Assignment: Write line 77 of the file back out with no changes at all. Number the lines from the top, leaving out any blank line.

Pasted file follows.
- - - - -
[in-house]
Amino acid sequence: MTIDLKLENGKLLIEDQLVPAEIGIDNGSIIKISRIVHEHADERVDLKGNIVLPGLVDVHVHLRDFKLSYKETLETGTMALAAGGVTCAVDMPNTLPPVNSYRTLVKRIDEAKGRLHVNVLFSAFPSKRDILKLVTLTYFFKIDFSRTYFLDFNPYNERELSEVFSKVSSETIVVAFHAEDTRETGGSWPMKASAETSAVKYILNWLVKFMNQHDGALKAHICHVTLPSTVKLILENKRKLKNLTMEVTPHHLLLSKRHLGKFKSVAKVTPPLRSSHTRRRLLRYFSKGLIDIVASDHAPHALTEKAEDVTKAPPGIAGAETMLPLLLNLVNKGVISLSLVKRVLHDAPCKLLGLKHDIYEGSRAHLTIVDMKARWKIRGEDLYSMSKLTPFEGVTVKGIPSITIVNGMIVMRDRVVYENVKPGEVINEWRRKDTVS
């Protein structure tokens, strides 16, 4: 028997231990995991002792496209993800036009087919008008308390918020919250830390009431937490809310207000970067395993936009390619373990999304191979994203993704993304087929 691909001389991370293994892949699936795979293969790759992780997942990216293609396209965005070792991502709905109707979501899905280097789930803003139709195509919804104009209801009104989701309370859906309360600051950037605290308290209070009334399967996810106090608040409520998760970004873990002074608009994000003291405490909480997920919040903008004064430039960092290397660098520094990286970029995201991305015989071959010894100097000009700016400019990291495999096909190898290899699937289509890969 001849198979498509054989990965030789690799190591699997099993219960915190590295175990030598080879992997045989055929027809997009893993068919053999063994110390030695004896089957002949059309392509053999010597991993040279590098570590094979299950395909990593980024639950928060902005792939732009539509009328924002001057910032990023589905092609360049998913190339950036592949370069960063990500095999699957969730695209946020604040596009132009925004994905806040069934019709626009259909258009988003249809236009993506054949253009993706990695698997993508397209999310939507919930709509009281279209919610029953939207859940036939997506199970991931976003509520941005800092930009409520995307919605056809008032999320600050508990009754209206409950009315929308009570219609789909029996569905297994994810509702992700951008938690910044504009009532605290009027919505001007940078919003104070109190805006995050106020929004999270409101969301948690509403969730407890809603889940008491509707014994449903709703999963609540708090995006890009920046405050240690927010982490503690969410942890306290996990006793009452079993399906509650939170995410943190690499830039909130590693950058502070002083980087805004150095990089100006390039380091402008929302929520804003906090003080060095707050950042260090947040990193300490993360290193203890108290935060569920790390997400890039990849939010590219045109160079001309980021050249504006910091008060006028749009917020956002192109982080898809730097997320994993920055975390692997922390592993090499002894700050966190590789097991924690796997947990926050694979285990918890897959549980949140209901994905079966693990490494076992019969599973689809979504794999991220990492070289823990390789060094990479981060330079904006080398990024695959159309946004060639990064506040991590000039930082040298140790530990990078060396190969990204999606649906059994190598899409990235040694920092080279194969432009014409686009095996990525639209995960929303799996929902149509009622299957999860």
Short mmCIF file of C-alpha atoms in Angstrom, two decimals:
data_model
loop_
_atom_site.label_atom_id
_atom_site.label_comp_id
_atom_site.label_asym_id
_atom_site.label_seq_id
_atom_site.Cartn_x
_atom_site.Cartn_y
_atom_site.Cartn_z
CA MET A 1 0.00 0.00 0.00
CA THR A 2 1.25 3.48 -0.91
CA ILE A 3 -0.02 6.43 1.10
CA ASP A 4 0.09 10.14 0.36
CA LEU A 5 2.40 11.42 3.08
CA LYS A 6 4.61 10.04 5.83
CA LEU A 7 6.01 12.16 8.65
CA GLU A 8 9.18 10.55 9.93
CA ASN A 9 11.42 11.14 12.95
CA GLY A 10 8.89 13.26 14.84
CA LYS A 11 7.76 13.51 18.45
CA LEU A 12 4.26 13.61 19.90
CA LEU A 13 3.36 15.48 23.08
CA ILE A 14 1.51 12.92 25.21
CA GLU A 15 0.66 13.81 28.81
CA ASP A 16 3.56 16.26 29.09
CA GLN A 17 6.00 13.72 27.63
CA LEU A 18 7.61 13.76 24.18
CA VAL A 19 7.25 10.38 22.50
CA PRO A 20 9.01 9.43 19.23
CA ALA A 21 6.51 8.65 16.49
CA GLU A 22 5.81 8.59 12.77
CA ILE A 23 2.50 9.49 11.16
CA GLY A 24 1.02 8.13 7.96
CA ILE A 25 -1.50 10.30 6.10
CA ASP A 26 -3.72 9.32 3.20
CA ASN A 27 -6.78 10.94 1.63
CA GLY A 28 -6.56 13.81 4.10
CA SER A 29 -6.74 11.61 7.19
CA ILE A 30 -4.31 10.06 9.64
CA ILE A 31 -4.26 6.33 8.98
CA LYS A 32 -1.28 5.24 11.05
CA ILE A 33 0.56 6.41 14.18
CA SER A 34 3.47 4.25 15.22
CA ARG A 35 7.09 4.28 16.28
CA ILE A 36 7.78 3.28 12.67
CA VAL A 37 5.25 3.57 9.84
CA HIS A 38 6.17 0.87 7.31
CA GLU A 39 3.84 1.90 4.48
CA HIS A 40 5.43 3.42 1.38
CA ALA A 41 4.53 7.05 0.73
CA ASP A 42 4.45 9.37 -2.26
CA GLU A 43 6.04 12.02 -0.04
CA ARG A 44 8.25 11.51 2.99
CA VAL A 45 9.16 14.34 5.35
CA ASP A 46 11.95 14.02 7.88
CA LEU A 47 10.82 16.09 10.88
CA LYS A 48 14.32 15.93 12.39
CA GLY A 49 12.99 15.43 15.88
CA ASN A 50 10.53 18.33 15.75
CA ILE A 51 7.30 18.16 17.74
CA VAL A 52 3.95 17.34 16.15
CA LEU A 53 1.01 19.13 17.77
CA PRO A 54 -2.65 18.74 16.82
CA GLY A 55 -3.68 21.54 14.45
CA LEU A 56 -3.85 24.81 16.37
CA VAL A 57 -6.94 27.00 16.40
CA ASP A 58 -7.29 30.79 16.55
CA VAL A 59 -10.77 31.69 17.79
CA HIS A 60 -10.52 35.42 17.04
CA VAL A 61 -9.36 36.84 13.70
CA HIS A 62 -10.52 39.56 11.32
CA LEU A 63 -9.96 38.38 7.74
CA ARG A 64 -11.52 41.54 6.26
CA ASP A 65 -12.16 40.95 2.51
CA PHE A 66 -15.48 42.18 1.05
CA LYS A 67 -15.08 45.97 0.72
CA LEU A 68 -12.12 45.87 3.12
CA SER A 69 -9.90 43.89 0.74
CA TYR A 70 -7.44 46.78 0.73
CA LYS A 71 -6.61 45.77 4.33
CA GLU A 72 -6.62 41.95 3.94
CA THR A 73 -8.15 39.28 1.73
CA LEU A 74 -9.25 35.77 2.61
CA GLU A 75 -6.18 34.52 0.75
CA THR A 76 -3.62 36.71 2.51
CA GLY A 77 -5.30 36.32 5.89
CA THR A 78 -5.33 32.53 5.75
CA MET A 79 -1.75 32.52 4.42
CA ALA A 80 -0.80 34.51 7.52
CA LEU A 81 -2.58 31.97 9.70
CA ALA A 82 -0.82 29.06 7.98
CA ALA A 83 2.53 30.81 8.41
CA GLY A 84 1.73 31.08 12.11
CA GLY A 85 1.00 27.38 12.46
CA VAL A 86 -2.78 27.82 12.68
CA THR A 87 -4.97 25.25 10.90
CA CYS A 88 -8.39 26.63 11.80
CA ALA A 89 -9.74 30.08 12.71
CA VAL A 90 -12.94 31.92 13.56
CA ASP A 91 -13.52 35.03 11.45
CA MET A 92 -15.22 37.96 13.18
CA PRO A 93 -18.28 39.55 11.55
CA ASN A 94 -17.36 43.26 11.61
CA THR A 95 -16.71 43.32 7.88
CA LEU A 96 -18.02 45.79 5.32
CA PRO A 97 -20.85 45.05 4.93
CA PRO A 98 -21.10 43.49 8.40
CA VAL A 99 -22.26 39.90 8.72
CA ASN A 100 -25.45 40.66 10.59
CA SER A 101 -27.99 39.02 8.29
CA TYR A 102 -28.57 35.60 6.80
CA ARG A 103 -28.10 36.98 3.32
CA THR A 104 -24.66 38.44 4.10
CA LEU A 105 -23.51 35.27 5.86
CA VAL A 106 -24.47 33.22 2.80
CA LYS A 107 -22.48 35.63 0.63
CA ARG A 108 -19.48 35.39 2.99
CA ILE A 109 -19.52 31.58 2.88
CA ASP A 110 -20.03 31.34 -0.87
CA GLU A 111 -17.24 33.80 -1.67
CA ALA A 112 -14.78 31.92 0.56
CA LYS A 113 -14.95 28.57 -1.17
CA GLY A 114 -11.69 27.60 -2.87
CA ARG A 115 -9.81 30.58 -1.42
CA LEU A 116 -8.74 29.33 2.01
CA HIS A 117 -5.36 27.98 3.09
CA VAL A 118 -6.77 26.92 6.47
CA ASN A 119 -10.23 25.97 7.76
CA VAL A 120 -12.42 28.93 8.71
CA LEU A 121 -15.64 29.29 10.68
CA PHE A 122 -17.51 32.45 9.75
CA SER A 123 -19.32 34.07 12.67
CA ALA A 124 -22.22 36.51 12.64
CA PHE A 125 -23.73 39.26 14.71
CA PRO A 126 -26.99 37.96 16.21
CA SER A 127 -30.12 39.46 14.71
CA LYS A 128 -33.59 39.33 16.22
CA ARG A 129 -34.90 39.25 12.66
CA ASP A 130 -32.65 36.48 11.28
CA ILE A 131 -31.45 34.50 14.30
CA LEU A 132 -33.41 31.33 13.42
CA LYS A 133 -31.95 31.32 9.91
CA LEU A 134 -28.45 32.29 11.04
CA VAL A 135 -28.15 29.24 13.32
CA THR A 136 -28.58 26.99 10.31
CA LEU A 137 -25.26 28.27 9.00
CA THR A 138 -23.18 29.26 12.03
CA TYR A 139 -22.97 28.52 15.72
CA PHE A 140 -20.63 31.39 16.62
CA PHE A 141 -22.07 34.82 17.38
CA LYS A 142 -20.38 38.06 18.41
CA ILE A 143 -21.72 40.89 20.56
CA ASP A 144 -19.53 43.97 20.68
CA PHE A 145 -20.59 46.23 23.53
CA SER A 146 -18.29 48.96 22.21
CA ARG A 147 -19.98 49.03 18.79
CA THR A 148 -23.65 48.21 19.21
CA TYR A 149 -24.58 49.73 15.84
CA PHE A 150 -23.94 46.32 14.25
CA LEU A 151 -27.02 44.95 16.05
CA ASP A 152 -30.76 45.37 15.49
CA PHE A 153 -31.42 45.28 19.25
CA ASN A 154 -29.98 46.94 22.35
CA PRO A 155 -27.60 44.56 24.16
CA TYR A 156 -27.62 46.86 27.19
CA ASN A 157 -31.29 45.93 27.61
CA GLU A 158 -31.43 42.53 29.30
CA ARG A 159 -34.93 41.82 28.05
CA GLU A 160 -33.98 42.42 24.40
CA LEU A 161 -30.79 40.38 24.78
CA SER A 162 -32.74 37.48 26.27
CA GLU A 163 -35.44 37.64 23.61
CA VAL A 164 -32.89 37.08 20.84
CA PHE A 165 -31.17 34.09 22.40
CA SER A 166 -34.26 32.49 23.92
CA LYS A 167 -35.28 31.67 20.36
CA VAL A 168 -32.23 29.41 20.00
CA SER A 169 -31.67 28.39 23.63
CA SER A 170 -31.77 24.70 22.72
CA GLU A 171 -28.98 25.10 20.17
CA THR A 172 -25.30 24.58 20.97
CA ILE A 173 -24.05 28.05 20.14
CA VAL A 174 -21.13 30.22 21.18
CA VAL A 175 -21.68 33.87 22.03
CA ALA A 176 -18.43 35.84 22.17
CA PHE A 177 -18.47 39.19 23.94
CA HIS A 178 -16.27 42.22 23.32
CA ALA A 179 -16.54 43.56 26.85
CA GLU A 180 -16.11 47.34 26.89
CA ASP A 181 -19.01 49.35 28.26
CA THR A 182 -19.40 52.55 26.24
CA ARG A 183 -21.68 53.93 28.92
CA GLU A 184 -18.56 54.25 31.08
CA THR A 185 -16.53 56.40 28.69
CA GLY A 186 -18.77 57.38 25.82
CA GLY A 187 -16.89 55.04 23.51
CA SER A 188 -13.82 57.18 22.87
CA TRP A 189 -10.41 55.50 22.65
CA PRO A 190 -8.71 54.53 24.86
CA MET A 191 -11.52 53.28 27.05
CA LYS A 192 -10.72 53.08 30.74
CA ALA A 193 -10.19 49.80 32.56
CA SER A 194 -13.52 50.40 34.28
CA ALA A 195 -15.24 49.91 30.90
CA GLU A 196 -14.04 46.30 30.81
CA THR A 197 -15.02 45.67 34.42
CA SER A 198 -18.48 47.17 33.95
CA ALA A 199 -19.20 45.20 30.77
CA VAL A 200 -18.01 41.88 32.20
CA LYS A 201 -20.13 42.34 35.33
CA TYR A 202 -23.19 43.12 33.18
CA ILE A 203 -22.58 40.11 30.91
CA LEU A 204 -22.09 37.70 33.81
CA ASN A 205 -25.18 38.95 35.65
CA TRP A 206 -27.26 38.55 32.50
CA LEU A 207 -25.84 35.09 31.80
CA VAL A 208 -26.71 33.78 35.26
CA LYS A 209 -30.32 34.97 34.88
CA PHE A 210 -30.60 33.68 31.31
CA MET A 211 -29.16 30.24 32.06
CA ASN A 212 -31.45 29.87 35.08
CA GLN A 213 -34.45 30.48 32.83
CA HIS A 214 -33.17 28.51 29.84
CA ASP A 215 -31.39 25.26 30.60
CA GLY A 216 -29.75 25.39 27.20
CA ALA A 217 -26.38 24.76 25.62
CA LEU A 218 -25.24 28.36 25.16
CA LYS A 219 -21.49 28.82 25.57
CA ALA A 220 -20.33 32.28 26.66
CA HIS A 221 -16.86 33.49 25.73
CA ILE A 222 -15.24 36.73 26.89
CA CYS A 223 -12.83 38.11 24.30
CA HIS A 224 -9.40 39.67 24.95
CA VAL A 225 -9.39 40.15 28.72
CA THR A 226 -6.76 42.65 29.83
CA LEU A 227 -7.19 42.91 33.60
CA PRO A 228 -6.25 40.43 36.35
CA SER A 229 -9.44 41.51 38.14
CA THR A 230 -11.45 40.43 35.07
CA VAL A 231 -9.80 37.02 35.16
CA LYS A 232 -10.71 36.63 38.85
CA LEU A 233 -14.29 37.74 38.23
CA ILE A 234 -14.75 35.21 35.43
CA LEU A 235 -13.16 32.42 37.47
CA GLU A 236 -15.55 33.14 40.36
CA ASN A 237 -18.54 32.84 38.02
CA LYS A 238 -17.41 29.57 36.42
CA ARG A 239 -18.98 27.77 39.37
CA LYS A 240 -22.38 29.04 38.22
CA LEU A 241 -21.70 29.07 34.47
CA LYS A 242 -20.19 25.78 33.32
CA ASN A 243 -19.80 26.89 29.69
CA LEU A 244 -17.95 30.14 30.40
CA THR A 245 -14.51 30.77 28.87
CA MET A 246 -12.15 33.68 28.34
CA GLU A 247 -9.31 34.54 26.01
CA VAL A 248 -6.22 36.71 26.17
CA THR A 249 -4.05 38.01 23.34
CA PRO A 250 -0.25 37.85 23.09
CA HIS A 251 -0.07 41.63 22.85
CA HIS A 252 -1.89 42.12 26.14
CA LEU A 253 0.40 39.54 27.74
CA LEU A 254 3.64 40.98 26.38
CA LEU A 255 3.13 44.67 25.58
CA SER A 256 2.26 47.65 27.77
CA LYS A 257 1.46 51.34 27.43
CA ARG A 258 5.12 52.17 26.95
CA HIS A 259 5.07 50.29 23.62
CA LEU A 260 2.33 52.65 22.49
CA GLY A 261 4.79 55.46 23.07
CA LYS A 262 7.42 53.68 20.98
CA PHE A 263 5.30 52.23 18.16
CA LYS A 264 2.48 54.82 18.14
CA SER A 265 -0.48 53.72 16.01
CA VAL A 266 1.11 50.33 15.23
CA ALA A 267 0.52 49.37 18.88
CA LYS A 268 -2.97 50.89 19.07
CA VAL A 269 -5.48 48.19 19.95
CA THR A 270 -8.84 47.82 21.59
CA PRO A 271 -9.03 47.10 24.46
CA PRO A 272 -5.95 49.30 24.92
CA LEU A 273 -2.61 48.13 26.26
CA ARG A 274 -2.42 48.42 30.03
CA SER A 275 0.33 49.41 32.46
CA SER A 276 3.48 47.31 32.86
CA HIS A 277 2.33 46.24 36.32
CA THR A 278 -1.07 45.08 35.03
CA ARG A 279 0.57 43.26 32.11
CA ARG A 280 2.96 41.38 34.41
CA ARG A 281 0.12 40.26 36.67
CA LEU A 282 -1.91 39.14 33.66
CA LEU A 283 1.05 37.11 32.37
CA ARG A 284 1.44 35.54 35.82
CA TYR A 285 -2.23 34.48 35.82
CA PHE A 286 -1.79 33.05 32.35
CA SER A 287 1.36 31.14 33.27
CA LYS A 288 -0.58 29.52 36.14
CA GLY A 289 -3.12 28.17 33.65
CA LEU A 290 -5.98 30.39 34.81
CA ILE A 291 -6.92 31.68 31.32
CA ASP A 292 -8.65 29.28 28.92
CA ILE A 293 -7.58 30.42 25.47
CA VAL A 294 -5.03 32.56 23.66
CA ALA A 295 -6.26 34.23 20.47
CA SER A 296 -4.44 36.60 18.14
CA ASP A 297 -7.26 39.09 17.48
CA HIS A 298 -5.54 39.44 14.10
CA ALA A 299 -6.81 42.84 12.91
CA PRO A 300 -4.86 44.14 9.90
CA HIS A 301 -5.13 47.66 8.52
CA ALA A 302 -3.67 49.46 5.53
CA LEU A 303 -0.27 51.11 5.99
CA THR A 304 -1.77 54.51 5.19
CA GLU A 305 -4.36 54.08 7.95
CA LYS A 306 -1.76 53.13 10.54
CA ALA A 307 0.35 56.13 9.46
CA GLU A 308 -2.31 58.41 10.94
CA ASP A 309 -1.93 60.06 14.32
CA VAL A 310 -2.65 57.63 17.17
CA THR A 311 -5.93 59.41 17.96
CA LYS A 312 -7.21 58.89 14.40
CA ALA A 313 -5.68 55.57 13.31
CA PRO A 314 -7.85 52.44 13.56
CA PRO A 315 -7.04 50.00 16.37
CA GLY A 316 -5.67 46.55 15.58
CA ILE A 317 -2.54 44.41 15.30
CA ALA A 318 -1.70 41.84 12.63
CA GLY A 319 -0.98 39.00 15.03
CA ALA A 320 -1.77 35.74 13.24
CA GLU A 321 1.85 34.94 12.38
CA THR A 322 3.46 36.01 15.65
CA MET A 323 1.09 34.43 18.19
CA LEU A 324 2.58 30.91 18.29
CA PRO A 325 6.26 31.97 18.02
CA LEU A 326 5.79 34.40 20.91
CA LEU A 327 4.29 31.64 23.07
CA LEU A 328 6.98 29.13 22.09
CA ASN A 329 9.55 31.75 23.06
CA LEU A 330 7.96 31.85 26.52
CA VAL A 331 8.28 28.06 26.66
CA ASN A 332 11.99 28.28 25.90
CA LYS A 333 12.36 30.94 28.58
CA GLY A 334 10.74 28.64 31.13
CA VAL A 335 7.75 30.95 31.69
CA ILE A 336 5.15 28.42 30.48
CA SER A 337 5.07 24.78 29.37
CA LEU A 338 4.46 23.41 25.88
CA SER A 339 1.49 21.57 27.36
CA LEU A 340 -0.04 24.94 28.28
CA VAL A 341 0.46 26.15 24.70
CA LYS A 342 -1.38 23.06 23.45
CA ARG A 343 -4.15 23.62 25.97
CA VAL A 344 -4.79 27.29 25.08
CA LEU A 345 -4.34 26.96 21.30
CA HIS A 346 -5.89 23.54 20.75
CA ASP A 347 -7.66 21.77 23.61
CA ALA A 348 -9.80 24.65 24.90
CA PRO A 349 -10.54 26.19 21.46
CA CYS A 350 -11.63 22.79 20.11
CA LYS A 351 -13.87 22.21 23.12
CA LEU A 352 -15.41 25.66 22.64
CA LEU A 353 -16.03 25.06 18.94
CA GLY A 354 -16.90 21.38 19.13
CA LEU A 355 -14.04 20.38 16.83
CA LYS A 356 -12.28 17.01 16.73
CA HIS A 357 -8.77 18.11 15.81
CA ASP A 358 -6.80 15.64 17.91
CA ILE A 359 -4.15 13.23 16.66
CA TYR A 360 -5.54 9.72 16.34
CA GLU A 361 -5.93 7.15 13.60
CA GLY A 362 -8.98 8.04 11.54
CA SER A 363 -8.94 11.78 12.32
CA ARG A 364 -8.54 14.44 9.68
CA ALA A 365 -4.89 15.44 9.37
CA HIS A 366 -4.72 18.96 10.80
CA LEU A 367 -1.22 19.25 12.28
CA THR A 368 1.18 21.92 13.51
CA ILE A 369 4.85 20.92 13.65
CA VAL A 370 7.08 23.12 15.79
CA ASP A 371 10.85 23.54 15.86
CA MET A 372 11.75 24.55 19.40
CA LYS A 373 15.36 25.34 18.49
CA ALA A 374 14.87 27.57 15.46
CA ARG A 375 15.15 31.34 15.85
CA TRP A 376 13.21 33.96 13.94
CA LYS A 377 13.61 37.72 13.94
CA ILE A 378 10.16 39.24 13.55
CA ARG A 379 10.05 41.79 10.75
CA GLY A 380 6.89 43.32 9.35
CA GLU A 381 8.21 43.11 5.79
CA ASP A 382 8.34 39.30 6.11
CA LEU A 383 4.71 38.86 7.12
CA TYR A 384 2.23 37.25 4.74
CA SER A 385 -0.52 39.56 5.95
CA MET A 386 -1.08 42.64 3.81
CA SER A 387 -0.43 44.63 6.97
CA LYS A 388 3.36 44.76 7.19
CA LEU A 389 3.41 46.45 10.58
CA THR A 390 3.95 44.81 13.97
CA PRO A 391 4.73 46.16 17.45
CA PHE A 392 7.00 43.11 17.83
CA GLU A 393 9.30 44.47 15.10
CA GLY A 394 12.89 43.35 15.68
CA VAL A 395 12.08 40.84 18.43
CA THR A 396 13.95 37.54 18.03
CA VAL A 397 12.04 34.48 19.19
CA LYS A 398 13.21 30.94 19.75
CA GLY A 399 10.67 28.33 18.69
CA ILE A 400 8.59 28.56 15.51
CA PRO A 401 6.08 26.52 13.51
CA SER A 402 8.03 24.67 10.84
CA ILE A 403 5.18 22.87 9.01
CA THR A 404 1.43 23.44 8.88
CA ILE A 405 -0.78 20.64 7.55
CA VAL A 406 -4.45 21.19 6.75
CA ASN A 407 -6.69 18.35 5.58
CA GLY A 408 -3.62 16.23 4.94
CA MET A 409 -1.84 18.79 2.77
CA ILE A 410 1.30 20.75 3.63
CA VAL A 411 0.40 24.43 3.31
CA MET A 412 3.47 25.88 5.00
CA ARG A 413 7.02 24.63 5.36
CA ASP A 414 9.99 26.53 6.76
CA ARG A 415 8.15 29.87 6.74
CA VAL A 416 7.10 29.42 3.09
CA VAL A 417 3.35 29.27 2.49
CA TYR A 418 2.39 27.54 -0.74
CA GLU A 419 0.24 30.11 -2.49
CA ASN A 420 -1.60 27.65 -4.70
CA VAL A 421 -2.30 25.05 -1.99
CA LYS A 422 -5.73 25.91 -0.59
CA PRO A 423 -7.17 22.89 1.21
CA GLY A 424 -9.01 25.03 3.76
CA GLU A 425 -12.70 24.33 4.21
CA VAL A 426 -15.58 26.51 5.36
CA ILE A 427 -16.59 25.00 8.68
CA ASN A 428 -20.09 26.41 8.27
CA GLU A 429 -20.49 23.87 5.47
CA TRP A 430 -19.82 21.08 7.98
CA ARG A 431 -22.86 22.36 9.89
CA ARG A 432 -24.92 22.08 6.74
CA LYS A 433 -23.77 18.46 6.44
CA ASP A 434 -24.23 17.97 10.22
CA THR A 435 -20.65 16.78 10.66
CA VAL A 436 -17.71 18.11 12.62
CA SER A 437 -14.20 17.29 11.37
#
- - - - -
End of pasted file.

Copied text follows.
CA ARG A 64 -11.52 41.54 6.26